Some ethic groups like Jews were always hated by Russians and some other like Lithuanians were relay occupied nations that resented Russian rule. By the late 1960s it was not a overt or heavily disestablishing phenomena, but did occur in a more corrosive and sub-conscious form. This type of discrimination had been declining amongst the Slavic, Moldavian and Baltic groups since the early 1980s.
It has now apparently come back at least in part, backed up with violence now, through out the the ethnic Russian population of Russia, Ukraine and Estonia. Under President Putin, Russia has got a abnormal need to bully Georgia and Ukraine. Independently of this, Estonia, Ukraine and Latvia went Russia-phobic for equally bizarre reasons after the millennium to.
This unlike in the American army where WW2 officially marked the end of segregation in the U.S. military. In 1948 President Truman signed Executive Order 9981 officially ending segregation and racial inequality in the military. Unofficially beating up and bullying Hispanics was seen as cool until the late 1940s and for Blacks and Coloreds until the mid to late 1970s. It was reportedly slowly diminishing since the millennium. The sexistly motivated raping of female officers lasted until the mid 2000s and sometimes fatal gay-bashing goes on.
The 'order of reliability'
- Russians were the majority group, provided most of the manpower and run everything with the help of the East Ukranians. This is especially true for the KGB, Interior Army and Strategic Missile Force personnel. The GRU, national police, navy, special forces and air force were also run and dominated by these groups to.
- East Ukrainians were the most trusted, had the same rights as Russians and play a major role in the Red Army.
- Western Ukrainians were of suspect loyalty since most was not Soviet held until 1939 and the rest was a nationalist hot bed at various times.
- Belorussians* were purged of most nationalist and all Tsarists/White Russian elements by World War 2. They showed there loyalty to the USSR in WW2 and were a close second to the East Ukranians and West Ukrainians.
- Assimilated Poles were suspected of unreliability, but those who kept thire language and customs were considered a extremist security hazard. Poland was regarded as purifyed crap, economically useless, subversive and a major security hazard.
- Kazakhs, Uzbeks and Azeris were regarded as less well assimilated, under educated, backward, lazy and fixated with their pre-communist Turkic cultures and religions. It was noted by Slavic officers that did lead these people that they were less demanding and hardier people. Kazakhs were more reliable, trustworthy and assimilated in the bigger cities, so they were given greater status in the region and held higher ranks than the other Turkic and Central Asian people. Turkmen, Kergiz and Tajik were regarded as less reliable, un-assimilated and untrustworthy than the Kazakhs, Azeris and Uzbeks. Tadjiks and Uzbeks were also a bit more suspect during the Afghan war, since Afghanistan was mostly full of Tadjiks and Uzbeks, as well as the Tajiks' close cultural/ethno-lighustic relatives, the Patuns (Afghans).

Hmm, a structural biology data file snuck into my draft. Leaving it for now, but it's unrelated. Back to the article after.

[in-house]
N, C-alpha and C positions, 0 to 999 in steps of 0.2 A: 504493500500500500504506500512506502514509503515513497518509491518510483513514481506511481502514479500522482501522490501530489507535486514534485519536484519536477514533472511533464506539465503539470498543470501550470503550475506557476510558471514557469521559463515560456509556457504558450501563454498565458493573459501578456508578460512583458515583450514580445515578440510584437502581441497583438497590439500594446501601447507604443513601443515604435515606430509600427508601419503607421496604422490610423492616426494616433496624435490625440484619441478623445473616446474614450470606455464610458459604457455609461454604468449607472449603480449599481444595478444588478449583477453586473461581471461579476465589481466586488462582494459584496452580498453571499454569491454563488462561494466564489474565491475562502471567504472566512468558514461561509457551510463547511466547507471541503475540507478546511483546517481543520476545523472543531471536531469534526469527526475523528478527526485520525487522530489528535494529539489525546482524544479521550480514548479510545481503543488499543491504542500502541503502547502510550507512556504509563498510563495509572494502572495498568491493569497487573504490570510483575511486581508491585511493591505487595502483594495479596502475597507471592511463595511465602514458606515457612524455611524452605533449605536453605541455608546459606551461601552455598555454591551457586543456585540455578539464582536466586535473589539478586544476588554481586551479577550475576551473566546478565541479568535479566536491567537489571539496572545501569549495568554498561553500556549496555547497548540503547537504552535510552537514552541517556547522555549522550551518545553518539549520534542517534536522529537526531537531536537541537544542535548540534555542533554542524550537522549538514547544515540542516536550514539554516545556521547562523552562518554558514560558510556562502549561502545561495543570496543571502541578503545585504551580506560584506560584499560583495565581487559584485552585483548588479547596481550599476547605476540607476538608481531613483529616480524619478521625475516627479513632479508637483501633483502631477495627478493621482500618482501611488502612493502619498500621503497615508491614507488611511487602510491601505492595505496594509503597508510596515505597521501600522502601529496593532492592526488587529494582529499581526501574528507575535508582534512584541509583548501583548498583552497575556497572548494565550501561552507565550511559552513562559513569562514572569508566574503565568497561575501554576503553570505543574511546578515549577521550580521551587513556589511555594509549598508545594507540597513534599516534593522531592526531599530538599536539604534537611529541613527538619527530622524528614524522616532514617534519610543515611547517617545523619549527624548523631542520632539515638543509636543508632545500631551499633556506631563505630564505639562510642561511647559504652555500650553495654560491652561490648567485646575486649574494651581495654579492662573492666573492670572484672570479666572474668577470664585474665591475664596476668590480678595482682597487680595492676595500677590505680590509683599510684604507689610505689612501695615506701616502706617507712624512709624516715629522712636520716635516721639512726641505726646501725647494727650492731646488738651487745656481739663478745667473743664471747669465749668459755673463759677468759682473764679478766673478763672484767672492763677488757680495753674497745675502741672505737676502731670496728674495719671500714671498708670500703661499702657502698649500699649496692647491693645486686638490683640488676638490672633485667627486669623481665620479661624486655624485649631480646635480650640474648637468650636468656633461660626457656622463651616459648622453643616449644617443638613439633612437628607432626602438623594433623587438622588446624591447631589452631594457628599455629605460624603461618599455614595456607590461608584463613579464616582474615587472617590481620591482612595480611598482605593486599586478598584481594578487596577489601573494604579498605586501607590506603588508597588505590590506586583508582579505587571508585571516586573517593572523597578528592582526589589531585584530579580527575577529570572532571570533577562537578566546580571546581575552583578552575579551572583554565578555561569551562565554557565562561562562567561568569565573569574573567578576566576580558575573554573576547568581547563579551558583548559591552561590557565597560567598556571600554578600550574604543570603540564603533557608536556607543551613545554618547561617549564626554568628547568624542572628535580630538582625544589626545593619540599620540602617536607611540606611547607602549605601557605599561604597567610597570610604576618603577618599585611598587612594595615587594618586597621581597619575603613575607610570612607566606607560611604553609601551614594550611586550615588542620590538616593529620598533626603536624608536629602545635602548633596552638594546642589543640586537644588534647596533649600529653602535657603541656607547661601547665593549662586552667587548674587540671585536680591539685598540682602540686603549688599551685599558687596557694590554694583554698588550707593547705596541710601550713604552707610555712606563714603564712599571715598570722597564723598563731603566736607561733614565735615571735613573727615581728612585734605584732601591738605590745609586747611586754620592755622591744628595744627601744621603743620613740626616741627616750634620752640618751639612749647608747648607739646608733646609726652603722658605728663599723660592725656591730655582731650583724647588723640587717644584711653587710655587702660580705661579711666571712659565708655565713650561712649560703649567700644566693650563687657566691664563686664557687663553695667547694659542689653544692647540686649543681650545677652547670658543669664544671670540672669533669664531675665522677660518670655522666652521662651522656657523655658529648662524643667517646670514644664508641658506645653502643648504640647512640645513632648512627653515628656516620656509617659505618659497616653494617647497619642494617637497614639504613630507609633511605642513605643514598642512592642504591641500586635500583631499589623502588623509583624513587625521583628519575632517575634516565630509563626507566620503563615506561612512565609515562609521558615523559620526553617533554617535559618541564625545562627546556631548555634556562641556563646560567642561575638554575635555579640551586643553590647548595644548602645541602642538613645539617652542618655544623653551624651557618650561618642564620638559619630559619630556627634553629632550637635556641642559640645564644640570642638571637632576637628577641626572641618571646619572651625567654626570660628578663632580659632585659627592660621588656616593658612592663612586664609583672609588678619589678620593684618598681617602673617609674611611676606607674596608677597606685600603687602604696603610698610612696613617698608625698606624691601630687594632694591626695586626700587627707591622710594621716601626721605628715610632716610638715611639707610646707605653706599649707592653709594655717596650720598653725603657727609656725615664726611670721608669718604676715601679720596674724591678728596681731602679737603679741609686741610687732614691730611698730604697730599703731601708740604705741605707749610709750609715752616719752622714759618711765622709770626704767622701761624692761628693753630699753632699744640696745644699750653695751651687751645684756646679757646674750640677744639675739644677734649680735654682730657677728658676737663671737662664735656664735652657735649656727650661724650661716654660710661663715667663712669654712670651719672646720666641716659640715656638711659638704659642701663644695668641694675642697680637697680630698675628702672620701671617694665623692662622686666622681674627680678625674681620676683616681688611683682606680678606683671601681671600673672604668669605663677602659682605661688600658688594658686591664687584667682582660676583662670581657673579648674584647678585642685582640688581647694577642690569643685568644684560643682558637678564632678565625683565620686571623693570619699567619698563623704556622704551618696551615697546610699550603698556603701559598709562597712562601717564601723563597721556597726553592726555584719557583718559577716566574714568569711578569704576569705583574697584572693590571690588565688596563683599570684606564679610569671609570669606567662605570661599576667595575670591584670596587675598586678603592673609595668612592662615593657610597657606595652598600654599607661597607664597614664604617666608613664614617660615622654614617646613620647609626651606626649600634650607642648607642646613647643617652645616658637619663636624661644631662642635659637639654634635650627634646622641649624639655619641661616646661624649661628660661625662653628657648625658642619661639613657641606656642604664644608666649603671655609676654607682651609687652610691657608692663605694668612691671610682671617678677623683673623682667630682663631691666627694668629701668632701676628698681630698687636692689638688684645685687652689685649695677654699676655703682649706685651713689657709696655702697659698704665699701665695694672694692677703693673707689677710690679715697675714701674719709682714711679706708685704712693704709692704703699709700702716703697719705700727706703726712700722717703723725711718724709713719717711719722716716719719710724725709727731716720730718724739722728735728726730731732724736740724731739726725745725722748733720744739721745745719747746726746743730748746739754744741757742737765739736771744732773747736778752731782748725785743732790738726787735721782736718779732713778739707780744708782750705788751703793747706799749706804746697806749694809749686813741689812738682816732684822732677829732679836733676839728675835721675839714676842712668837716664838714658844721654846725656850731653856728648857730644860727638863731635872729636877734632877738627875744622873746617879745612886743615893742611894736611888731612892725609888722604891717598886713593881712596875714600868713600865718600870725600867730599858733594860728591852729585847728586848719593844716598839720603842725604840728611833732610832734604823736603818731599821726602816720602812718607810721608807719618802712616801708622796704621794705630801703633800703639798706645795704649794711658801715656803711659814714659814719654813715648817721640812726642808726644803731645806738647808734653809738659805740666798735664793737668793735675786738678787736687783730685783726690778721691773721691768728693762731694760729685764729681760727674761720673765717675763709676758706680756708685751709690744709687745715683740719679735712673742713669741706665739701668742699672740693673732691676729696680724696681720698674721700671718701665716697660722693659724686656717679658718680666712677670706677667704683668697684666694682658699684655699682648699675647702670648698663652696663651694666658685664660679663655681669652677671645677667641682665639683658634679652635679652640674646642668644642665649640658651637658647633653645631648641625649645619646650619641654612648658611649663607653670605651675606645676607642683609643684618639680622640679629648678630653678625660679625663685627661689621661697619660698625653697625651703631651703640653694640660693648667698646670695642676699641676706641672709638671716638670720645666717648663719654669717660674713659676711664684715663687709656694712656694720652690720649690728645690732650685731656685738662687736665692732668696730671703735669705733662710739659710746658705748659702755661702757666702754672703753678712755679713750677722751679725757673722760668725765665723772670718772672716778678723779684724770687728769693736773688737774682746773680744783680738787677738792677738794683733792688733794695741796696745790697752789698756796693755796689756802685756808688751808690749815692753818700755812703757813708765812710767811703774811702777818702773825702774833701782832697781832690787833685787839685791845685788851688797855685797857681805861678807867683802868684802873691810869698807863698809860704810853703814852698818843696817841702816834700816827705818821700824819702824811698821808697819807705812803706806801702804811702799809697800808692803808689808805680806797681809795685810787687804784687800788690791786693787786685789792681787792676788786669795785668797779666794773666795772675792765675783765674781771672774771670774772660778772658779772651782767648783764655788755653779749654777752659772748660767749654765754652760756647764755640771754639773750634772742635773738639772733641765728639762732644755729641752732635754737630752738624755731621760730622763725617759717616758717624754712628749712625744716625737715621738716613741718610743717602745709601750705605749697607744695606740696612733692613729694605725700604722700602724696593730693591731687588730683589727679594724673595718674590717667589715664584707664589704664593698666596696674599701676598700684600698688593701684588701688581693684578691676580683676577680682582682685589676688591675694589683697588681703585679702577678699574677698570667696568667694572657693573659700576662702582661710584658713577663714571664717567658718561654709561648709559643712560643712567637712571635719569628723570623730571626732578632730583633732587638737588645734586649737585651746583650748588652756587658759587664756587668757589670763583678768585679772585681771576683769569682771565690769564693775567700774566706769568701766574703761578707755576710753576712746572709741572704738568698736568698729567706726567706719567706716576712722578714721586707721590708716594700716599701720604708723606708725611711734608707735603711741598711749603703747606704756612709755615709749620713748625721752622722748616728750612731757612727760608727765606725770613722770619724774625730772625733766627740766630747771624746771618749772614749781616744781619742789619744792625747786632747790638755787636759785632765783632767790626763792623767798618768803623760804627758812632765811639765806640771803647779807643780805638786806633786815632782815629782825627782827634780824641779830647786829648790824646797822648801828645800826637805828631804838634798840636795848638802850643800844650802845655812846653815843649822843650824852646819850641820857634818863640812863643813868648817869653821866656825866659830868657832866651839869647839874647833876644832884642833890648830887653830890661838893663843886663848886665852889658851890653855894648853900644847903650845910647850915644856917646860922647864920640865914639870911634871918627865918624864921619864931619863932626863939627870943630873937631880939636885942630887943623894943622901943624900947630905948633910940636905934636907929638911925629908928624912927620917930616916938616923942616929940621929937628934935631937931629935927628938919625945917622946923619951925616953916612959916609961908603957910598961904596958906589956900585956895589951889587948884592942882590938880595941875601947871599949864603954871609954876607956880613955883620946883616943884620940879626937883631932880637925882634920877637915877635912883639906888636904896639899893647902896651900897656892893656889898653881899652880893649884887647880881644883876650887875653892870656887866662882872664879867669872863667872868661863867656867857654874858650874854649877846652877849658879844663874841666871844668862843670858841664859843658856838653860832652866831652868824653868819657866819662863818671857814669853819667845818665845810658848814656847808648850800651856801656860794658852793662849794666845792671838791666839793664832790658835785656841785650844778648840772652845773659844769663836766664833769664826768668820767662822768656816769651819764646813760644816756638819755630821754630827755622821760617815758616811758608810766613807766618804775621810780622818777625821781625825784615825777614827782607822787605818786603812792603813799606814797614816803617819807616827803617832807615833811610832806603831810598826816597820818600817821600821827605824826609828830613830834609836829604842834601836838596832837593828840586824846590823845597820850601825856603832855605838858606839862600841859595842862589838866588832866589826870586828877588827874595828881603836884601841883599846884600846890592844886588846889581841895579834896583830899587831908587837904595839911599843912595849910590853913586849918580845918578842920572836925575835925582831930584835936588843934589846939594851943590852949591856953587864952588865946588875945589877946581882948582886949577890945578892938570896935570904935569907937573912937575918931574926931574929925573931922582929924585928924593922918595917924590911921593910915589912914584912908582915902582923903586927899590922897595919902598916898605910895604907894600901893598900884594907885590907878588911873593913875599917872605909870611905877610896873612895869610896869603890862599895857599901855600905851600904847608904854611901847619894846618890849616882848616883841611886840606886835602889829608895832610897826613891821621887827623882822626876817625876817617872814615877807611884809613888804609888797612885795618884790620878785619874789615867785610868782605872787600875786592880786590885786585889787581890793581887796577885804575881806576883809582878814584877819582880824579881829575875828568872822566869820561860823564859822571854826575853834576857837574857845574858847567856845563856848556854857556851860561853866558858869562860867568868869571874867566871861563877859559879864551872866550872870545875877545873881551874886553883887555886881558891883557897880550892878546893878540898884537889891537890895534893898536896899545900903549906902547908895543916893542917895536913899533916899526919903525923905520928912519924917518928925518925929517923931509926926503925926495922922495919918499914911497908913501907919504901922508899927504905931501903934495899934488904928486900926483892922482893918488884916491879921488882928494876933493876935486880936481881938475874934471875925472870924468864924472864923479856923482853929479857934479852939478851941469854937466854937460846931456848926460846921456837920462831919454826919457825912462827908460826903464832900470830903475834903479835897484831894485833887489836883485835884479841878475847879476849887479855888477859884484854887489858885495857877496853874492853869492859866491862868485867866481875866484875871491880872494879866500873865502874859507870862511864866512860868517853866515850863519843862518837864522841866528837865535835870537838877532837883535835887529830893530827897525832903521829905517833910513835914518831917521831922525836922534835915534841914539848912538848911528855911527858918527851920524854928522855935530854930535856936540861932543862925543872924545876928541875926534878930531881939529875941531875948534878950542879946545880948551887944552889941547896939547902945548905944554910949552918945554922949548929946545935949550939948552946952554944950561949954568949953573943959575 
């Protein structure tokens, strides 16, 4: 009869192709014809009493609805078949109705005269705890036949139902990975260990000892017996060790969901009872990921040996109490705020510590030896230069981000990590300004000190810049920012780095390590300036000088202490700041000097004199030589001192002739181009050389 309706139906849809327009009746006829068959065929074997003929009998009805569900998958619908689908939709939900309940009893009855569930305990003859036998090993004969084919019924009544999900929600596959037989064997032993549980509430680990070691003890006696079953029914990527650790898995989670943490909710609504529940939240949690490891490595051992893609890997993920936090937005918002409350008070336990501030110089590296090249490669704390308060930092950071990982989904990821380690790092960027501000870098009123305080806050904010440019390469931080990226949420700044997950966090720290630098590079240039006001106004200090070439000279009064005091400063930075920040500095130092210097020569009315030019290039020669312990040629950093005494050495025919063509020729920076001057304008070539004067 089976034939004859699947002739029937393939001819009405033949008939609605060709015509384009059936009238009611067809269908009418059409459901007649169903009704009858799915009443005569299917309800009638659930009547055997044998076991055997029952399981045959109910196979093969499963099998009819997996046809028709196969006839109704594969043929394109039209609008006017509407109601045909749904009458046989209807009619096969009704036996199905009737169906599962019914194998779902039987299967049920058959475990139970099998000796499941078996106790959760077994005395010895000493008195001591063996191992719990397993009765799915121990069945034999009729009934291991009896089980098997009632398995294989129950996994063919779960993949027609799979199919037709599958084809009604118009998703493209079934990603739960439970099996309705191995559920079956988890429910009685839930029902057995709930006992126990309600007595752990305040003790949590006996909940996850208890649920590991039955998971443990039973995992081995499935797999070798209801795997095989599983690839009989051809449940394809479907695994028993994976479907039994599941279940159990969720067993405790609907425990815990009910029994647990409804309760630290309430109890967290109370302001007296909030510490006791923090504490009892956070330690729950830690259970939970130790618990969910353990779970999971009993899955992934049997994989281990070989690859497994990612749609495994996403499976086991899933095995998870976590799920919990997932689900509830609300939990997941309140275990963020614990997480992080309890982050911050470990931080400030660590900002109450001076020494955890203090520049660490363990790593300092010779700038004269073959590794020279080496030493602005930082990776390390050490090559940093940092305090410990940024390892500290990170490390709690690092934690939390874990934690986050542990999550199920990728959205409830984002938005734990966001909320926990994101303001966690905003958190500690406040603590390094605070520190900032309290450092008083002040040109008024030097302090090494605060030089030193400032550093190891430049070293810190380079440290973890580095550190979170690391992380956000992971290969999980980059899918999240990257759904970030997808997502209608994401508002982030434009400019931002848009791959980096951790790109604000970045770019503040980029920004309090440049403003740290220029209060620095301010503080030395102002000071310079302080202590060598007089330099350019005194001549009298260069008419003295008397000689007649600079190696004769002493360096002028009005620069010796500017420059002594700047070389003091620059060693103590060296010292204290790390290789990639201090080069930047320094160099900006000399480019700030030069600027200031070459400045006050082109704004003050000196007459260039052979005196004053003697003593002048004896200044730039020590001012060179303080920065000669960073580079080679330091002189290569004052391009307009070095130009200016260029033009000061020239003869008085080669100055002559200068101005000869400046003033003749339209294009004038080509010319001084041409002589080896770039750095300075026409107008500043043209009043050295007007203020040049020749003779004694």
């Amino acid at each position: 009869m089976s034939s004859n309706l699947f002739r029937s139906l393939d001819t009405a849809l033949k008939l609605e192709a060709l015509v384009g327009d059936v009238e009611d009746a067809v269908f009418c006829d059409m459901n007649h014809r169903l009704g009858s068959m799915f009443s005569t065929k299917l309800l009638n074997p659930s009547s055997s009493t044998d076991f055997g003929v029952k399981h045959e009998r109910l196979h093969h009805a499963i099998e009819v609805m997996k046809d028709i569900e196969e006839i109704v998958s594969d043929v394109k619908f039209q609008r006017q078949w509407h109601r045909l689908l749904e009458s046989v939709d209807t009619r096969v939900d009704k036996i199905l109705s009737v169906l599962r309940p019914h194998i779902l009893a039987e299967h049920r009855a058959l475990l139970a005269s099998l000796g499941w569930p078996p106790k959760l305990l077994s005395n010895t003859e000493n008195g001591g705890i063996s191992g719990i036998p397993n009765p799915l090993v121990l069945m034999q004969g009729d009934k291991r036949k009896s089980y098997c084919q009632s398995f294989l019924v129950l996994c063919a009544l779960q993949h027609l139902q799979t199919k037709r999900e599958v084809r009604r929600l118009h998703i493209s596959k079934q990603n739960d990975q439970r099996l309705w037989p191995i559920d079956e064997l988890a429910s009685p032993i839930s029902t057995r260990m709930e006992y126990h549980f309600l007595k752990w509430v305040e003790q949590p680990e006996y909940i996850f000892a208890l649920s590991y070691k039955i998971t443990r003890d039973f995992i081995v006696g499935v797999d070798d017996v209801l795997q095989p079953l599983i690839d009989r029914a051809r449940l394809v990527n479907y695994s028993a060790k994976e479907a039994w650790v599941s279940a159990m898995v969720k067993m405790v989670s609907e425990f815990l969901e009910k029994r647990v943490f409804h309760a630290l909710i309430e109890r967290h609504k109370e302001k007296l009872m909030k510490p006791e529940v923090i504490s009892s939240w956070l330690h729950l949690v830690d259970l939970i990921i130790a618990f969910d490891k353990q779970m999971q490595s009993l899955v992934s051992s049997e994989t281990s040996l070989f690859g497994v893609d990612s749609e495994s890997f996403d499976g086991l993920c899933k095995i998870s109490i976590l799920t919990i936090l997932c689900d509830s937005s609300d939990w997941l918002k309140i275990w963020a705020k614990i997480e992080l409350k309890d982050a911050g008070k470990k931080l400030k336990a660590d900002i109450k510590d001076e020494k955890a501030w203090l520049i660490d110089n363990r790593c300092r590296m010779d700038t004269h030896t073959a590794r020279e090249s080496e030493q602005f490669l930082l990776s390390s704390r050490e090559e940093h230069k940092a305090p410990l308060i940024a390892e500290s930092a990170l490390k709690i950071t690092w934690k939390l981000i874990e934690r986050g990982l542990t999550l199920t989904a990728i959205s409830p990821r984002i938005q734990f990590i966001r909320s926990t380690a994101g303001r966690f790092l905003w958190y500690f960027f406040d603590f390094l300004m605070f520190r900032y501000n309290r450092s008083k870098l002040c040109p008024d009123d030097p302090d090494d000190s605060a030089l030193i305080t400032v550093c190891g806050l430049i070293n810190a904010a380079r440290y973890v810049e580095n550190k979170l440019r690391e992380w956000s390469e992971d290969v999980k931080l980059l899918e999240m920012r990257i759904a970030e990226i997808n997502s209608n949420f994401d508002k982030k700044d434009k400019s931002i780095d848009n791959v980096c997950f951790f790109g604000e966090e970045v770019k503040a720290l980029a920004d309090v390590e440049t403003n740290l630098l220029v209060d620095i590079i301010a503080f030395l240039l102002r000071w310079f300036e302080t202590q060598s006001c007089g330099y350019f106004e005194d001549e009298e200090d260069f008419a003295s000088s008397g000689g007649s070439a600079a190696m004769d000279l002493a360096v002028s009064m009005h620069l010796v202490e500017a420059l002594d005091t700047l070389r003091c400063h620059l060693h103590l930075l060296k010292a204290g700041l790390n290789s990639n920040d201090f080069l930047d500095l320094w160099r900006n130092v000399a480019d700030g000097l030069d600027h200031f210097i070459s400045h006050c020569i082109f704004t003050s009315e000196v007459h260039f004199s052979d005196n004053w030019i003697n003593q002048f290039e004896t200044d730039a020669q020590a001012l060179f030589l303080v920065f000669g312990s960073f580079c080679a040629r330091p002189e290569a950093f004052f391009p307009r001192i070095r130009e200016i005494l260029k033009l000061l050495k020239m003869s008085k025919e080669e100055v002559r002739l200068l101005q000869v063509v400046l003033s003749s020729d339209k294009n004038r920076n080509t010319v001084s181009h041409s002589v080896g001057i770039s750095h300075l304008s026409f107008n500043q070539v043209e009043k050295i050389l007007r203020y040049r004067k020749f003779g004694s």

- Karalian Finns were moderately suspect in the minds of Russians since Finland fought with the Germans in WW2.
- Tartars were considerably suspect in the minds of Russians since many of the Tartars fought with the Germans in WW2.
- Siberians** were considered to be badly under educated and less well assimilated than the Central Asians, so they were not regarded as very trustworth beyond in some cases there rather naive and child like love of communism/Russian Orthadoxy and thire traditional, pre-communist, fir trading links with the Siberian Russians. Some like the Chukchi and Koryak had repeatedly fought the Russians in the 18th Century and the latter occasionaly rebelled against Russia well in to 19th Century. The Yakuts, Evens and Tuvans, who had been passivised during the 17th and/or 18th centuries were regarded as more trustworthy, but still under educated and poorboy assimilated. Stalin's purges would devastate the Yakuts.
- The Moldovans, Estonians, Latvians and Lithuanians were considered with some suspicion and possibly unreliable due to the fact they were annexed in 1939. None the less, they were prized in technical and certain other intellectual and lower level leadership roles due to there higher level of education and intrinsically greater intelligence. Romania was regarded as primitive, dictatorial (even by Soviet standards), untrustworthy and economically weak due to corruption.
- Armenians were regarded as unreliable crooks who get rich by subverting the Soviet legal system. Armenians had contributed heavily to the Soviet cause in WW2 and so got some leeway compared to the Georgians.
- Georgians were regarded as unreliable crooks who got rich by subverting the Soviet legal system. Georgians were disliked, as is thier culture of official bribery, known as 'Blat'. Ironically, Stalin was a Georgian!
- Chechens*** were openly discriminated against due to some of them fighting with the Germans in WW2. They were considered to be more poorly educated and less well assimilated than the other peoples of the Caucus Mountains.